“Every step counts”

Colin Cattermole said:

“It’s an intense and beautiful race from Corfe Castle to Bridport, whether you jog, run or even walk it over the weekend – some people are very serious about it and set off at 6 in the morning as part of their professional runs.

“I’ve always felt there is room for people who don’t like to take things too seriously but still want to be part of the event and work towards a goal.

“I’m a real believer in setting a goal then setting milestones to get there, and I find that exercise has helped me to maintain family life, a career and working life.

“Having a goal, no matter how big or small, can help keep you focused through the difficult challenges we face in our current day society. It’s a reminder that every step counts towards making a difference to yourself or someone else.”

COLIN CATTERMOLE

Colin has regularly been running 15 to 20 kilometre routes over Nine Barrow Down and out to Corfe Castle

“Grief is also a big factor”

Colin added:

“I started running as lockdown was beginning to ease, I’d noticed from my friends how tough it had been for everyone and I needed something to focus on – so I did a lot of running to get out of the house and perhaps the hour of exercise we were all allowed was stretched to two or three!

“Entering the Ultra was partly for the positive effects of setting a goal for me while trying to raise awareness of people who felt they were stuck and suffering with their mental health.

“Since then, Hayden and Paul have both passed and grief is also a big factor. Paul was such a large figure in the lives of all my family and it wasn’t an easy thing trying to deal with the passing of my brother, especially as it was in the news everywhere.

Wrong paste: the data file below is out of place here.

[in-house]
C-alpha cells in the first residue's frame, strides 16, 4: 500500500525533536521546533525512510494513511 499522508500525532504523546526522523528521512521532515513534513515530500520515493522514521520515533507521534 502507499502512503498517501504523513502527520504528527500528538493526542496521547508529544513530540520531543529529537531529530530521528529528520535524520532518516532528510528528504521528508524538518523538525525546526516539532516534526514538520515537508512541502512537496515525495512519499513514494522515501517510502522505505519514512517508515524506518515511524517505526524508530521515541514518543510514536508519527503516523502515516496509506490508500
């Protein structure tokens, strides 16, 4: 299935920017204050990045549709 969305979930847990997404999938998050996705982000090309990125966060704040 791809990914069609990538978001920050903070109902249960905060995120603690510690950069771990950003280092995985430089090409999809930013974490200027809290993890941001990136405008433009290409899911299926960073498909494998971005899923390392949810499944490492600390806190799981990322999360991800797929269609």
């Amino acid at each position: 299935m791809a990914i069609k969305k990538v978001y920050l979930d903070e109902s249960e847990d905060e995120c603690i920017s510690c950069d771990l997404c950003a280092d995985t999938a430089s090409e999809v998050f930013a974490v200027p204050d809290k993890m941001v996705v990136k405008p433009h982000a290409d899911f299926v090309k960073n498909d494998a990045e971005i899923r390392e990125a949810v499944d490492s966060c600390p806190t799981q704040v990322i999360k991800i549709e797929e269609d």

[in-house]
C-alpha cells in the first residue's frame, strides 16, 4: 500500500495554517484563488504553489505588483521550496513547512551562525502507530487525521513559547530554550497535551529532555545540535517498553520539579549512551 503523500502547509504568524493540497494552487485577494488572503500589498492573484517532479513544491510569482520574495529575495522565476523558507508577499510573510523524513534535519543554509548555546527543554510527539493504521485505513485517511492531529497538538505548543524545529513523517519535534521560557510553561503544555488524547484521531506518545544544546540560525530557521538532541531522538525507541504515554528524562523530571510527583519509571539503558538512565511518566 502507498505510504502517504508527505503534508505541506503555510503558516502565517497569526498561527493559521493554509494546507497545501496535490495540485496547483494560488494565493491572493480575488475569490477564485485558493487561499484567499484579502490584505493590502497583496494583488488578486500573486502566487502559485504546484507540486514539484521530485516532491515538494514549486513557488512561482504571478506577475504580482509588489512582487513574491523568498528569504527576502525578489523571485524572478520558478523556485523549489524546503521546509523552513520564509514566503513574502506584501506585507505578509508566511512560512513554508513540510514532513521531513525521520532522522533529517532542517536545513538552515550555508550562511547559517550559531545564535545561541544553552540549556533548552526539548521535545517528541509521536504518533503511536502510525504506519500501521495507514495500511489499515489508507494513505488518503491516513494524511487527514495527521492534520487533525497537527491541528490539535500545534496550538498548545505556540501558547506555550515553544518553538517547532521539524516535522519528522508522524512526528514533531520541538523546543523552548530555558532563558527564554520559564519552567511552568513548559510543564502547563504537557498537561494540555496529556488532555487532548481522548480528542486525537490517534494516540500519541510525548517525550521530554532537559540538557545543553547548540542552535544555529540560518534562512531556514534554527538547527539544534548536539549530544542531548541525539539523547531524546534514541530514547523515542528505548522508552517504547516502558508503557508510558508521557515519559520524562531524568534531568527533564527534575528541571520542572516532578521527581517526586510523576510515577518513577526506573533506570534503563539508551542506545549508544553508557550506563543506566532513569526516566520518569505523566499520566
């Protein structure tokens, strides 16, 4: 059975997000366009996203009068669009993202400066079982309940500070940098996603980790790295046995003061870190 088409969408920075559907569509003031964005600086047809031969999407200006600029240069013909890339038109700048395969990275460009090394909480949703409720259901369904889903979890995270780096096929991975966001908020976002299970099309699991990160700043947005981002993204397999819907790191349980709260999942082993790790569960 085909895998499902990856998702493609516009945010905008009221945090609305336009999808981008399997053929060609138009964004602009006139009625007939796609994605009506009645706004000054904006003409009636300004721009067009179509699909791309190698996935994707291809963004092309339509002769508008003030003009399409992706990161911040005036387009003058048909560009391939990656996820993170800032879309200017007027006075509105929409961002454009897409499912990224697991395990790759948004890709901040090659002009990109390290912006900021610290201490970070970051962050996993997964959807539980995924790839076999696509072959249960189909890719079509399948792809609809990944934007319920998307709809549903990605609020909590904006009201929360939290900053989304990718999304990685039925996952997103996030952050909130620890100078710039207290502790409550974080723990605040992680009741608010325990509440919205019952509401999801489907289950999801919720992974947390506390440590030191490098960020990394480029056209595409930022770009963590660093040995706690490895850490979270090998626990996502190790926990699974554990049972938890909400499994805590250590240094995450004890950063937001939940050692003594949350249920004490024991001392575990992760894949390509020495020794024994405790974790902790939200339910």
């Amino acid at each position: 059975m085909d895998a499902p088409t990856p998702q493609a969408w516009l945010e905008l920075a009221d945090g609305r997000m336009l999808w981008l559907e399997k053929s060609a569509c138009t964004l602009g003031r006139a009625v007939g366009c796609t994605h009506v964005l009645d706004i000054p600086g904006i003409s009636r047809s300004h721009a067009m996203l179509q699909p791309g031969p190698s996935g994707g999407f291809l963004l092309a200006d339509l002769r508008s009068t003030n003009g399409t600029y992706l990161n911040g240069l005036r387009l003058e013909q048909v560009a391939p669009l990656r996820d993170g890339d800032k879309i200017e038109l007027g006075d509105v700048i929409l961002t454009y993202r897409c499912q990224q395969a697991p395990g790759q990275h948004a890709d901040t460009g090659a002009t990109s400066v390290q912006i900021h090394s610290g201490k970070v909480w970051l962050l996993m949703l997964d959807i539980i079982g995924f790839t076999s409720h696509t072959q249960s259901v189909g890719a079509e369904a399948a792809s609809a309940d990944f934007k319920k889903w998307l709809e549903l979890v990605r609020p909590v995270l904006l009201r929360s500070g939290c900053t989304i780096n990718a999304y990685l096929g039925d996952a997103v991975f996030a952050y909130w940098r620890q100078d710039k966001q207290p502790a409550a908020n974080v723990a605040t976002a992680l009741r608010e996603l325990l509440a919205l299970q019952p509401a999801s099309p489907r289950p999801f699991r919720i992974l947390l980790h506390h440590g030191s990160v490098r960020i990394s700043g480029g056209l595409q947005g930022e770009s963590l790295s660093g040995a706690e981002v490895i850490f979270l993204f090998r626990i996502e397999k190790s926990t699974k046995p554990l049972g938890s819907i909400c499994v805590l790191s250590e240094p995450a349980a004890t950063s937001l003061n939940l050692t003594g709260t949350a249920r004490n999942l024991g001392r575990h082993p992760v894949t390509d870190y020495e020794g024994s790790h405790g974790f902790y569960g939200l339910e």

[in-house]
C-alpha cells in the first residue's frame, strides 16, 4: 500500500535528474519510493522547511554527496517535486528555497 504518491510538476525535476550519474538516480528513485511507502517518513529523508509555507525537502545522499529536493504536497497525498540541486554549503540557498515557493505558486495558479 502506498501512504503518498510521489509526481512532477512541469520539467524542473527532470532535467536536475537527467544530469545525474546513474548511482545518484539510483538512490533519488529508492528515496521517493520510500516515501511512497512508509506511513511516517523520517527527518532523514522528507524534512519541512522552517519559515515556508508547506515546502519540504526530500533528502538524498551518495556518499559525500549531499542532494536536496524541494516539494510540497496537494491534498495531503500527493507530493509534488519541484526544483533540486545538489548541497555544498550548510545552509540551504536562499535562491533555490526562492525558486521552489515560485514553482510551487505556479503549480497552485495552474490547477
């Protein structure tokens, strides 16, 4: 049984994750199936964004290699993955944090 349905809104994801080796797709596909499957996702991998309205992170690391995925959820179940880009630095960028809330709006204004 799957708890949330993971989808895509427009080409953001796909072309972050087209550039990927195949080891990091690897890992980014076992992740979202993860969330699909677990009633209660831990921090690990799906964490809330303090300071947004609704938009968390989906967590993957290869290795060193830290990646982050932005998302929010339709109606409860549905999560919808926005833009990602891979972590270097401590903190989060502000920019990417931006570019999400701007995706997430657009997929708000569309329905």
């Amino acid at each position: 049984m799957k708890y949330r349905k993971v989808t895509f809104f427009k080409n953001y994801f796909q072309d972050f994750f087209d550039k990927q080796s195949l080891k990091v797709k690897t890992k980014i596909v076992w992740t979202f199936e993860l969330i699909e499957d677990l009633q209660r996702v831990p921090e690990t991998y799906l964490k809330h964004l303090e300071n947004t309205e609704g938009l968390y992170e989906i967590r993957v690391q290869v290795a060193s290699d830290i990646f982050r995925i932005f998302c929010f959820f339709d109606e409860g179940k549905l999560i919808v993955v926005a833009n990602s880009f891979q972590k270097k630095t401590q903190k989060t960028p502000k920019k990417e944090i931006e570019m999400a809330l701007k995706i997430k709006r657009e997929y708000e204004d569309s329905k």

“How we deal with all that grief, I still don’t know, but it helps me to run, because it makes me feel good and I can actually think about Paul and Hayden whilst I’m out there.

“You concentrate on the next step ahead of you and on your breathing and it just helps you to place things in your mind more easily – a bit like a meditative state I suppose, where I can think about them both and all the good things that came with them.”

“He must have been feeling low for some time”

Colin Cattermole said:

“Hayden’s death was such a shock for someone who was such a lively soul and a lovely guy, very intelligent, I could go on for ages. He was incredibly nice, very sensitive and would never say a bad thing about anybody.

“One day you are having a meal, and the next day you find out he has passed. It is still difficult to understand, he must have been feeling low for some time, but nobody knew.

“Since then, as a family, we have been reading about the subject so much and know that sometimes people feel too ashamed or embarrassed to talk, and feel they are the only one in that situation.”

ULTRA CHALLENGE SERIES

The Jurassic Coast Ultra Challenge will head through Swanage on Saturday 18th May 2024

“Communication is key in life”

Colin added:

“What you would do just for them to tell you how they feel, so you could say, let’s see how we can help. They might need to do nothing for a week, a year, or they might need to work in a different job, meet new friends – you don’t know until you know.

“What I do know is that communication is key in life, with relationships, jobs – if you have the right tools to communicate it is everything, especially in this modern age.

“Kids these days so often have their screens and seem lost in them. There is a lost art of being able to communicate, but we need to prepare these children for when they are older, which is why charities like Dorset Mind are crucial.”